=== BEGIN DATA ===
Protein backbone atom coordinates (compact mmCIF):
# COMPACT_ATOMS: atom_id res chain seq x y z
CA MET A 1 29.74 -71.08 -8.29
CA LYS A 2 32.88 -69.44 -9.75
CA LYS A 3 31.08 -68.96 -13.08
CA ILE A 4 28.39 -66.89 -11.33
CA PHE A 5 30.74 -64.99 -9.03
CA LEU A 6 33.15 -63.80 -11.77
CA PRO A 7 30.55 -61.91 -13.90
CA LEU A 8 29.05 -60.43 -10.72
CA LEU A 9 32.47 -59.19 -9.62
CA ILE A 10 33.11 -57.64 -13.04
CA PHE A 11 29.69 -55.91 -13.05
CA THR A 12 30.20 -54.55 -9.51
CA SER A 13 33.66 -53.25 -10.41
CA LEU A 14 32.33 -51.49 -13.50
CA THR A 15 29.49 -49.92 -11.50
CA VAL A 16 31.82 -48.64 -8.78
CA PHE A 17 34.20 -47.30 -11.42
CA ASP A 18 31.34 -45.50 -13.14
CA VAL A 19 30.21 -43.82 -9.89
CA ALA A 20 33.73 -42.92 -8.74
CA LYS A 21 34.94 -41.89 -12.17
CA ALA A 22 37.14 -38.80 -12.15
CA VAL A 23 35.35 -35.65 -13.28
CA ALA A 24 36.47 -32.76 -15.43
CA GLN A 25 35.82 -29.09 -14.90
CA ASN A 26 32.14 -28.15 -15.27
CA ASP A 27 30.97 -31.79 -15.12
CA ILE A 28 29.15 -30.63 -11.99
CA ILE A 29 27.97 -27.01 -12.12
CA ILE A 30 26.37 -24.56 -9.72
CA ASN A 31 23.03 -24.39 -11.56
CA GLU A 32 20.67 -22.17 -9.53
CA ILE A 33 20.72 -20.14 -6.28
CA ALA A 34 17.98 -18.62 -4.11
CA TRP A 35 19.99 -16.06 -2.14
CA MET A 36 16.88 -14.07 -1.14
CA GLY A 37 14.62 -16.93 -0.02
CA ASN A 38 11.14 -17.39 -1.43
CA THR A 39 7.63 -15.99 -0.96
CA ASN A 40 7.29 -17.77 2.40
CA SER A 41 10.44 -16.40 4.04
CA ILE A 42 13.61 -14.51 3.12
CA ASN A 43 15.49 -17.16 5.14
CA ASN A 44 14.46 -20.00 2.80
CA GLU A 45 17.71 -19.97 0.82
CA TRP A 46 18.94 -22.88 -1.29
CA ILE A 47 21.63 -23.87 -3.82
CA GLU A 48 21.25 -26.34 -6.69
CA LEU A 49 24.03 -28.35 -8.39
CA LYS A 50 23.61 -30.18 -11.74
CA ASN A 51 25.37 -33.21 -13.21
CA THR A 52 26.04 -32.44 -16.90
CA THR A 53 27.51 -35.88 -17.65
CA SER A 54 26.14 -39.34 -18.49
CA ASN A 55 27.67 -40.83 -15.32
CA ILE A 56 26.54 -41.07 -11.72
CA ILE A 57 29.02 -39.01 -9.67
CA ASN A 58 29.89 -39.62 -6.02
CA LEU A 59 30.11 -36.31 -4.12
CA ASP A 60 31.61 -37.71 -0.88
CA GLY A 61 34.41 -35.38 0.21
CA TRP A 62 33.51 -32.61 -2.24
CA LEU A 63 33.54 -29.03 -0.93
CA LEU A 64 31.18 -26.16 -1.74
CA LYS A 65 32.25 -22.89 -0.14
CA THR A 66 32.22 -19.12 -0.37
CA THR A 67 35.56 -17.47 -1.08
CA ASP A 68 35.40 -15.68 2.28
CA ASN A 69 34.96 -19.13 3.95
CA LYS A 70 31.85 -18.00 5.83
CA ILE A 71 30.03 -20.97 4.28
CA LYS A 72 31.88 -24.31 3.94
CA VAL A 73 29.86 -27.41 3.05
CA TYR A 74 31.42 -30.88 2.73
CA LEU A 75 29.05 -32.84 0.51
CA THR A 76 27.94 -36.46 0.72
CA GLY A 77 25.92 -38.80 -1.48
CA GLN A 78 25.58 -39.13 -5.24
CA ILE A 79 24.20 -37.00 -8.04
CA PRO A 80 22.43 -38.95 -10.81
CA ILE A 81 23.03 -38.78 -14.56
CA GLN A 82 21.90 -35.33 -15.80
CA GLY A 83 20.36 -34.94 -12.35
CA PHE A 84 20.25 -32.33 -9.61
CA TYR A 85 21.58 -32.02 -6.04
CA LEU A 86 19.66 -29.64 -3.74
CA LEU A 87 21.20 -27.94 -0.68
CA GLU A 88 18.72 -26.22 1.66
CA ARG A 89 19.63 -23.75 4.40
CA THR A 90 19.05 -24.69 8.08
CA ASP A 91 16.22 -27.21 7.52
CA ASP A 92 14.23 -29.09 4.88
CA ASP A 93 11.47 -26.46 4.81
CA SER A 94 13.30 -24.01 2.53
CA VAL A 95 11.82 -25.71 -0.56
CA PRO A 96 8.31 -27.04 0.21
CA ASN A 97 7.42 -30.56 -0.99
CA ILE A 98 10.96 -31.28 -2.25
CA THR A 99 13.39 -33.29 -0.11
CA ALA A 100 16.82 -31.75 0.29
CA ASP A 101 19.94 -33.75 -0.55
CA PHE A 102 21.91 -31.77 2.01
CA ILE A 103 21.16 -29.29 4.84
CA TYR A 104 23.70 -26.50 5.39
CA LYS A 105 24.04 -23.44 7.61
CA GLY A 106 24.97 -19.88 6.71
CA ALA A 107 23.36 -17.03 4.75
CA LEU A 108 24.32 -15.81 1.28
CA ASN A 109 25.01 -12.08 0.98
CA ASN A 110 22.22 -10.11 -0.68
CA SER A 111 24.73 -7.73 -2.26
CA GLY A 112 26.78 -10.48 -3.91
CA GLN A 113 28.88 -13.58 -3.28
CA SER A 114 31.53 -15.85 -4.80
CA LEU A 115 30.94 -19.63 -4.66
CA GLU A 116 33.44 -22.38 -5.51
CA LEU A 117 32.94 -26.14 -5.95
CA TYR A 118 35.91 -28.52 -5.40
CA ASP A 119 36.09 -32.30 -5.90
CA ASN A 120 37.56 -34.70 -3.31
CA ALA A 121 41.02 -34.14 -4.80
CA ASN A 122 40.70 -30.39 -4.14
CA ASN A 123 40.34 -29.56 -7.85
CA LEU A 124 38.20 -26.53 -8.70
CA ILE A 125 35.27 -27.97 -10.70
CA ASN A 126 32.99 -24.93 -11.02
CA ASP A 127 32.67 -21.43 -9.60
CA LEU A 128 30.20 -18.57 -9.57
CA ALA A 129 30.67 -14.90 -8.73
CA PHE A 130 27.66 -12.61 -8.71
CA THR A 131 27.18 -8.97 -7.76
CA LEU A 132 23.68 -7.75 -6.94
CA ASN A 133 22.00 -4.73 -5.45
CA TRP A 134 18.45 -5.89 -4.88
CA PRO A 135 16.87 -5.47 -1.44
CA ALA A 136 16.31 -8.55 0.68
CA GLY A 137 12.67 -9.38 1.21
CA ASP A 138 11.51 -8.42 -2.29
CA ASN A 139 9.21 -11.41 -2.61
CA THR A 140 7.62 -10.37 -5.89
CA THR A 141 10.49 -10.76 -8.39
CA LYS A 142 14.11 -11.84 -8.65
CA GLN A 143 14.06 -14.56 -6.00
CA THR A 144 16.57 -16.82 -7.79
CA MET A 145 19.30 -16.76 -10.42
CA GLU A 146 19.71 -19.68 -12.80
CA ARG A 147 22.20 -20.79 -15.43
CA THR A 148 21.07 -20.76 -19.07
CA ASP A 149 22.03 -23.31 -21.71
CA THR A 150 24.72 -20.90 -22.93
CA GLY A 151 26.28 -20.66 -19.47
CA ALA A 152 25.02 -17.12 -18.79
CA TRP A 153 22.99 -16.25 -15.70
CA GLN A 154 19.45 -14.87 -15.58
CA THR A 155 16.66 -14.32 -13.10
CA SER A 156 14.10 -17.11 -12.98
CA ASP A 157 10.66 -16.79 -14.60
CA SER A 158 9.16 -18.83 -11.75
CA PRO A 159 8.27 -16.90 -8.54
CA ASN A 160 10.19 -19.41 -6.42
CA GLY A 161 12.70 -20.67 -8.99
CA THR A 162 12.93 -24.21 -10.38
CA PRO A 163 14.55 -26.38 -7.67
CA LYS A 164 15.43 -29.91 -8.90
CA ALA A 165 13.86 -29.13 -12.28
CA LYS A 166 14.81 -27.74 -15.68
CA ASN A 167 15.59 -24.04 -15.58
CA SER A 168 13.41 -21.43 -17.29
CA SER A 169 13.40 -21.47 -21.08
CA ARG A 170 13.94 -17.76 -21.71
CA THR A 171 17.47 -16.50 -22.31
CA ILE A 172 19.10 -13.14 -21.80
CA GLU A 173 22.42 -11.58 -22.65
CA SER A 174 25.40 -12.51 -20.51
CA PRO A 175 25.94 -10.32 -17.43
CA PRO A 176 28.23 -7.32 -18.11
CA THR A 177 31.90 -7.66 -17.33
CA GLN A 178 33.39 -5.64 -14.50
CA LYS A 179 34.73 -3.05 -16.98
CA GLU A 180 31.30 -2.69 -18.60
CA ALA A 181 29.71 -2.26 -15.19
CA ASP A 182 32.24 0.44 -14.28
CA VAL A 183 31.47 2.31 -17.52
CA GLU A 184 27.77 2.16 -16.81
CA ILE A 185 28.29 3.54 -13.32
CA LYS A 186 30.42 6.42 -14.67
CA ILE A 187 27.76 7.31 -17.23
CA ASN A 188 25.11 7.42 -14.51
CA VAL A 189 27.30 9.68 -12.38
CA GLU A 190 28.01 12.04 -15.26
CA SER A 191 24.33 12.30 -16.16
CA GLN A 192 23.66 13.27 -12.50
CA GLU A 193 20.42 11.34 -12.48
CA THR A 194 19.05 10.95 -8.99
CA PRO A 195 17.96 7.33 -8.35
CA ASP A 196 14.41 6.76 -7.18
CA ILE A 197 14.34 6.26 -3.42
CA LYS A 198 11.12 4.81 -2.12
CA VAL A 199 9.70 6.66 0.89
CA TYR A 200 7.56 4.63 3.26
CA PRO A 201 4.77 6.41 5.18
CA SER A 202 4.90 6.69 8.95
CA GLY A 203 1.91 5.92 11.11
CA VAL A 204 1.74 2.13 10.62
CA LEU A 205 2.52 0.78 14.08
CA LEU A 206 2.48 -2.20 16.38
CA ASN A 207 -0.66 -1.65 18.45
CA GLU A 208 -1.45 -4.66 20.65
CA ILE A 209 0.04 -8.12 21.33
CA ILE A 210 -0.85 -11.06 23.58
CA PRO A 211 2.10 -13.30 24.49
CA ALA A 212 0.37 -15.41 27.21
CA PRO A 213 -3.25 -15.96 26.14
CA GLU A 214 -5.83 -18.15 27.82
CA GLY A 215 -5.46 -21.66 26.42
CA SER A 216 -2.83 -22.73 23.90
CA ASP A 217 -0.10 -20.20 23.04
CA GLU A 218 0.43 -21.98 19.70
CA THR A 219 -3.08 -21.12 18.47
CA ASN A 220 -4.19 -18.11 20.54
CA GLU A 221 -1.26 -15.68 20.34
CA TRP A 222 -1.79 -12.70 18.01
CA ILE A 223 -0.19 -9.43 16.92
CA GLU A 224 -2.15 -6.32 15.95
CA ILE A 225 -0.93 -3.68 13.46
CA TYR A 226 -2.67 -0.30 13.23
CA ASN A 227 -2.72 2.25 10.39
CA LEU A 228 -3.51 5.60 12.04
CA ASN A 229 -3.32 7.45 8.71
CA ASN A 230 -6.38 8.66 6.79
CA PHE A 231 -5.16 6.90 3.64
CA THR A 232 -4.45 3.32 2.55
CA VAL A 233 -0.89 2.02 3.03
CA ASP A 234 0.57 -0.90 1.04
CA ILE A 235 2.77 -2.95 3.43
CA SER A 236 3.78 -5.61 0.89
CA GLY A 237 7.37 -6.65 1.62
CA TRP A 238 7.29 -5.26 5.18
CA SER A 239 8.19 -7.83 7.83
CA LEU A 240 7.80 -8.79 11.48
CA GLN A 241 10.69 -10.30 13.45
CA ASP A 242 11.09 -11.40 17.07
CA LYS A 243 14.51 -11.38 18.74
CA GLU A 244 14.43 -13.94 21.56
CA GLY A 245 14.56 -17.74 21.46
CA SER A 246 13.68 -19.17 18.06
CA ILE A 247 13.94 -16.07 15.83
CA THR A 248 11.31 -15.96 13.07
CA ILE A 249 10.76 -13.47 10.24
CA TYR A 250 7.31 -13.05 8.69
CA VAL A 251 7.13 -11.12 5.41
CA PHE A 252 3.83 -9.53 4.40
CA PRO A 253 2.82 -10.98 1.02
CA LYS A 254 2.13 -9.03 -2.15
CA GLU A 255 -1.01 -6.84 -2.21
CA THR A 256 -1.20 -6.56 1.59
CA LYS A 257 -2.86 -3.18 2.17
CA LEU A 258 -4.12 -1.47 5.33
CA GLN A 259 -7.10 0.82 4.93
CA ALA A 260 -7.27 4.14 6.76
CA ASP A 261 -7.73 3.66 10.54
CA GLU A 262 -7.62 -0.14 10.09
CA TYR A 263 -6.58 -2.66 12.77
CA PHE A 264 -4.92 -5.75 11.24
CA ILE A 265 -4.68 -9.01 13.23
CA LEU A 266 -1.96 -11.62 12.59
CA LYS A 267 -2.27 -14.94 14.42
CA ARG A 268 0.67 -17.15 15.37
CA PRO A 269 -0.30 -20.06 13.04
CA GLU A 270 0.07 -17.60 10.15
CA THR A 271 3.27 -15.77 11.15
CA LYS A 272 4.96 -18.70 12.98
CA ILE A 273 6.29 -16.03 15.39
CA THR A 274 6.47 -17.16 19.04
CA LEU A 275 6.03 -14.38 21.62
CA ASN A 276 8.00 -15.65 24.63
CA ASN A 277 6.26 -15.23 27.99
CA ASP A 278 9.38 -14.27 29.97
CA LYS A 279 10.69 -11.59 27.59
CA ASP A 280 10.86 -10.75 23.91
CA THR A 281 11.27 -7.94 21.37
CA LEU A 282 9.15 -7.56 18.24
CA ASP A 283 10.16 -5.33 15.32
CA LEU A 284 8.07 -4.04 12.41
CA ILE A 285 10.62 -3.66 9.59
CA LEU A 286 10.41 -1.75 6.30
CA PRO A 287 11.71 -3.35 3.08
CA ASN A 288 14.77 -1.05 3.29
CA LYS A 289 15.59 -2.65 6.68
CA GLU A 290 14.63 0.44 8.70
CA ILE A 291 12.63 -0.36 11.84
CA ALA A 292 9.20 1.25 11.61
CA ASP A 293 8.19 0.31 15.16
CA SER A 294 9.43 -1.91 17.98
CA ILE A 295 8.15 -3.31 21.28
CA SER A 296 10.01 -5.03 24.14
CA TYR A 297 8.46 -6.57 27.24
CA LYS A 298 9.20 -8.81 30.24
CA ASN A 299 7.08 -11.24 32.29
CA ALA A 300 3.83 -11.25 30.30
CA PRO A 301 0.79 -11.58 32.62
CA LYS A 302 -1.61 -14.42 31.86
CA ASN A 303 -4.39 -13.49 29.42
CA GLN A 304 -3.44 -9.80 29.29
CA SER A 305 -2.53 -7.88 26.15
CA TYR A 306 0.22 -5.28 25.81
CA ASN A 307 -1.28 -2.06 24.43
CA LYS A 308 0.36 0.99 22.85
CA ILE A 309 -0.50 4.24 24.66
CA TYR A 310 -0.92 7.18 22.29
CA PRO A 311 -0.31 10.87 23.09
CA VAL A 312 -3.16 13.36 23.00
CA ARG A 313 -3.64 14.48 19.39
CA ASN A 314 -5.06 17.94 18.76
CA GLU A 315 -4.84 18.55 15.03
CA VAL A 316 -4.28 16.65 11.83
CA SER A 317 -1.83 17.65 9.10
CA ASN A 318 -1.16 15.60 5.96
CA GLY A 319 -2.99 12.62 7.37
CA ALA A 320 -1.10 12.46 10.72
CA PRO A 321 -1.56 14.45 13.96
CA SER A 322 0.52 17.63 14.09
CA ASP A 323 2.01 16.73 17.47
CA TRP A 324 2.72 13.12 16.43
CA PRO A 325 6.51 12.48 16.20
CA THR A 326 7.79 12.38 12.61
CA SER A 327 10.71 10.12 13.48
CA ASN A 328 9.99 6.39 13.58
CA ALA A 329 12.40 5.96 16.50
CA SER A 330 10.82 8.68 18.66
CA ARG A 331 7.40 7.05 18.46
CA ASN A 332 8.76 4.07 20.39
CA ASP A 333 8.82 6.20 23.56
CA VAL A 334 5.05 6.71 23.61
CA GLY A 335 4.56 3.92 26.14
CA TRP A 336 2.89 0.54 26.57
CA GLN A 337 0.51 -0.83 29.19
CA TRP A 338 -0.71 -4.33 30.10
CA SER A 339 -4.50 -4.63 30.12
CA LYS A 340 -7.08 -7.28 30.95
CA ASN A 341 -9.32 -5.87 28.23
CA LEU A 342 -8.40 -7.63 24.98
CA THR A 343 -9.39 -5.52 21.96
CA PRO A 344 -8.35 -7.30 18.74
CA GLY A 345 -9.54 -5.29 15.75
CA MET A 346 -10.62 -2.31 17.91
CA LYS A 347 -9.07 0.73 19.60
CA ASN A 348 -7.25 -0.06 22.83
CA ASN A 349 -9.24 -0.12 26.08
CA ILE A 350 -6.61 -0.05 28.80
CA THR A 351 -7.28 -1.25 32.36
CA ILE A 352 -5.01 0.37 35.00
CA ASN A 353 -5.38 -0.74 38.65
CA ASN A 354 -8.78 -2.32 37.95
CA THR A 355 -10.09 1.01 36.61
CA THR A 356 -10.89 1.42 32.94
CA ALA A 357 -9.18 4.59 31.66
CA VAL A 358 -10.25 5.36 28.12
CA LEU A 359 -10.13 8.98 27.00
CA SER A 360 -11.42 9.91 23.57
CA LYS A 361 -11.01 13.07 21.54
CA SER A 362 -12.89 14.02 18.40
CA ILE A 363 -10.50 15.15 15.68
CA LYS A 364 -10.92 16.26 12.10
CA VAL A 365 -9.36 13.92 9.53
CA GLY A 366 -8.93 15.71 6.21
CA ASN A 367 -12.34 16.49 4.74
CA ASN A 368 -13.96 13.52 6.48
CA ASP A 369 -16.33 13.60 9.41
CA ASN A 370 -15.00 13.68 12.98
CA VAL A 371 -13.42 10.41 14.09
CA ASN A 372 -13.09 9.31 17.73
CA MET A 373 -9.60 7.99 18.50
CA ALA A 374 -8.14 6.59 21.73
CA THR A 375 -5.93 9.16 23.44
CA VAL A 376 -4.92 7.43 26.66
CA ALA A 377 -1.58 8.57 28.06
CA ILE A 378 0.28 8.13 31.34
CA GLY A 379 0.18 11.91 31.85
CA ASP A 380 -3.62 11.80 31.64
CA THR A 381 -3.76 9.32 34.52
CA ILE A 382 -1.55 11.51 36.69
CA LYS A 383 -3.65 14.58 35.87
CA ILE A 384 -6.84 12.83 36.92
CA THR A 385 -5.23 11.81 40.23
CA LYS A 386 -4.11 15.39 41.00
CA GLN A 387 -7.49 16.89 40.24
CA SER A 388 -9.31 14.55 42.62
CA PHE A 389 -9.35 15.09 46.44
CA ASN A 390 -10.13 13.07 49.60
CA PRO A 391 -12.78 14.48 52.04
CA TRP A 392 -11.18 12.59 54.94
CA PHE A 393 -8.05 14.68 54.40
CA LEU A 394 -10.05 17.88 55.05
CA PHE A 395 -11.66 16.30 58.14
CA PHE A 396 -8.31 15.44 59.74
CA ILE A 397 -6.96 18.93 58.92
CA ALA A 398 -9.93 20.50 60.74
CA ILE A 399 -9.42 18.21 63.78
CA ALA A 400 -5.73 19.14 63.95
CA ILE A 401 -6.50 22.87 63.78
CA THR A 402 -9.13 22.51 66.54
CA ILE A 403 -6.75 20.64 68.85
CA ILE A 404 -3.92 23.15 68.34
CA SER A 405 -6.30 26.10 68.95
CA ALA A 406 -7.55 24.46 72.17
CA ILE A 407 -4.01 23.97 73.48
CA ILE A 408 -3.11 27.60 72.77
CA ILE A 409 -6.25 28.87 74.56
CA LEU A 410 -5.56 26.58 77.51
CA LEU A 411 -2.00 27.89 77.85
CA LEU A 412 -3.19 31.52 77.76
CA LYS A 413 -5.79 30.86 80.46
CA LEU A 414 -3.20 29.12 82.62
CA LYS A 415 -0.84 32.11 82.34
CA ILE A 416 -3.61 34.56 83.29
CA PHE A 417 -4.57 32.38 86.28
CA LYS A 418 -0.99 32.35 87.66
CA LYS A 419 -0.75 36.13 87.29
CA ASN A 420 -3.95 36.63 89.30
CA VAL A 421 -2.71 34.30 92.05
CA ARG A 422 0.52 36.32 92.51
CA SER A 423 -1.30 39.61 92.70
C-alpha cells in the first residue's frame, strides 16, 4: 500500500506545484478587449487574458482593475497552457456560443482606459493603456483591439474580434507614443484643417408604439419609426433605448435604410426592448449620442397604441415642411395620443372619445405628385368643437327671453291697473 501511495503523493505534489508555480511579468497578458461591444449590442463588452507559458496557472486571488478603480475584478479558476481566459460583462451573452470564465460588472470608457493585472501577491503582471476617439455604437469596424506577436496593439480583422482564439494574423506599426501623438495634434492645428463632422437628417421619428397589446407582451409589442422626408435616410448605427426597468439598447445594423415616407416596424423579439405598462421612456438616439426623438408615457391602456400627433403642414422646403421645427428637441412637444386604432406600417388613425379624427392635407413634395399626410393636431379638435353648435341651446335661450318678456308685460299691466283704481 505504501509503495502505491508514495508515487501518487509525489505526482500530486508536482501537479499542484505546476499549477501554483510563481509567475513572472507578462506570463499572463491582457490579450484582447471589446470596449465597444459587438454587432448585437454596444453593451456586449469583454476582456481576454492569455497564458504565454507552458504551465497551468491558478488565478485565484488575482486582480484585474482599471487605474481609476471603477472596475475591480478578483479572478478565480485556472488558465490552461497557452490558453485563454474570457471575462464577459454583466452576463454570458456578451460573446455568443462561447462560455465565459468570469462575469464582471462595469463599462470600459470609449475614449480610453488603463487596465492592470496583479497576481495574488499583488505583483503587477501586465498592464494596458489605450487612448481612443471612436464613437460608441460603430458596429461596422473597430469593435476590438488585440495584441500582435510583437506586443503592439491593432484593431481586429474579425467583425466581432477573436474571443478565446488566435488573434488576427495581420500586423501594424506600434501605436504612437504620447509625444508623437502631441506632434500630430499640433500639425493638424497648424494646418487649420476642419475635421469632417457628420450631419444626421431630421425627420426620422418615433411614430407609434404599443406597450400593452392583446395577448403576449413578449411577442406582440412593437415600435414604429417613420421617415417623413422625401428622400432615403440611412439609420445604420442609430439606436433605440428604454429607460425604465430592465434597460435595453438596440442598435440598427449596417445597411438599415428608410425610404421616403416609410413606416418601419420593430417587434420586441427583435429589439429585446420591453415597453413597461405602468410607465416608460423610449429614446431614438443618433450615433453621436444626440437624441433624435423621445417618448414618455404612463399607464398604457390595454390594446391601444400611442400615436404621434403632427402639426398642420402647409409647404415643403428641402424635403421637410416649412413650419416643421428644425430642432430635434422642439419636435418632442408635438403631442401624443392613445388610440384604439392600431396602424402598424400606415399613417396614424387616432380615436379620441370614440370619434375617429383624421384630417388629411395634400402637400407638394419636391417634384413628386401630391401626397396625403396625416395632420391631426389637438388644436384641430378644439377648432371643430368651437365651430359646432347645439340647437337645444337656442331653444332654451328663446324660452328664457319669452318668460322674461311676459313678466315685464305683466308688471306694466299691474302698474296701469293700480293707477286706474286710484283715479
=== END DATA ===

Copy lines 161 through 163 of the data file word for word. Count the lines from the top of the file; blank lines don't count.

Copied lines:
CA PRO A 159 8.27 -16.90 -8.54
CA ASN A 160 10.19 -19.41 -6.42
CA GLY A 161 12.70 -20.67 -8.99